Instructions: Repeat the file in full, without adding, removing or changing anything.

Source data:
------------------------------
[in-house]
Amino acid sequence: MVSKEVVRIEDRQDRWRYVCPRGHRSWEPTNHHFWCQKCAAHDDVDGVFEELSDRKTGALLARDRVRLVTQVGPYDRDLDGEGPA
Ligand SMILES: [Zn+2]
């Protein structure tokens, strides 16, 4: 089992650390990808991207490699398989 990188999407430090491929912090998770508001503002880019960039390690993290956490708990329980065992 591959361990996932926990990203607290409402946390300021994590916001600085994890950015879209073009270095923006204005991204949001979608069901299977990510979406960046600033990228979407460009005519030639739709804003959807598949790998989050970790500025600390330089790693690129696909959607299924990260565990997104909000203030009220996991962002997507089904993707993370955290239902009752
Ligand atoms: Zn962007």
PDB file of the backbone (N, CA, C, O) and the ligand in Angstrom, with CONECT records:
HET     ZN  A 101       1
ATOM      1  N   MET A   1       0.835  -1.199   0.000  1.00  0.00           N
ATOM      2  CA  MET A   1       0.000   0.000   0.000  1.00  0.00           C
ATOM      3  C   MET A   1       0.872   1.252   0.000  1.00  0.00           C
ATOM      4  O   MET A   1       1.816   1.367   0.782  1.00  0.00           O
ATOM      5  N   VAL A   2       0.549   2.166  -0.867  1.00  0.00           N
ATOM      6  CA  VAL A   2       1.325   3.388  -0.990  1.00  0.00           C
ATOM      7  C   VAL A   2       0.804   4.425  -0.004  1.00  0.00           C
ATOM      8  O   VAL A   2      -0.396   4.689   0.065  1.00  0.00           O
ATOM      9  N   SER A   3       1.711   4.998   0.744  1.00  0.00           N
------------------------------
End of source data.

[in-house]
Amino acid sequence: MVSKEVVRIEDRQDRWRYVCPRGHRSWEPTNHHFWCQKCAAHDDVDGVFEELSDRKTGALLARDRVRLVTQVGPYDRDLDGEGPA
Ligand SMILES: [Zn+2]
């Protein structure tokens, strides 16, 4: 089992650390990808991207490699398989 990188999407430090491929912090998770508001503002880019960039390690993290956490708990329980065992 591959361990996932926990990203607290409402946390300021994590916001600085994890950015879209073009270095923006204005991204949001979608069901299977990510979406960046600033990228979407460009005519030639739709804003959807598949790998989050970790500025600390330089790693690129696909959607299924990260565990997104909000203030009220996991962002997507089904993707993370955290239902009752
Ligand atoms: Zn962007």
PDB file of the backbone (N, CA, C, O) and the ligand in Angstrom, with CONECT records:
HET     ZN  A 101       1
ATOM      1  N   MET A   1       0.835  -1.199   0.000  1.00  0.00           N
ATOM      2  CA  MET A   1       0.000   0.000   0.000  1.00  0.00           C
ATOM      3  C   MET A   1       0.872   1.252   0.000  1.00  0.00           C
ATOM      4  O   MET A   1       1.816   1.367   0.782  1.00  0.00           O
ATOM      5  N   VAL A   2       0.549   2.166  -0.867  1.00  0.00           N
ATOM      6  CA  VAL A   2       1.325   3.388  -0.990  1.00  0.00           C
ATOM      7  C   VAL A   2       0.804   4.425  -0.004  1.00  0.00           C
ATOM      8  O   VAL A   2      -0.396   4.689   0.065  1.00  0.00           O
ATOM      9  N   SER A   3       1.711   4.998   0.744  1.00  0.00           N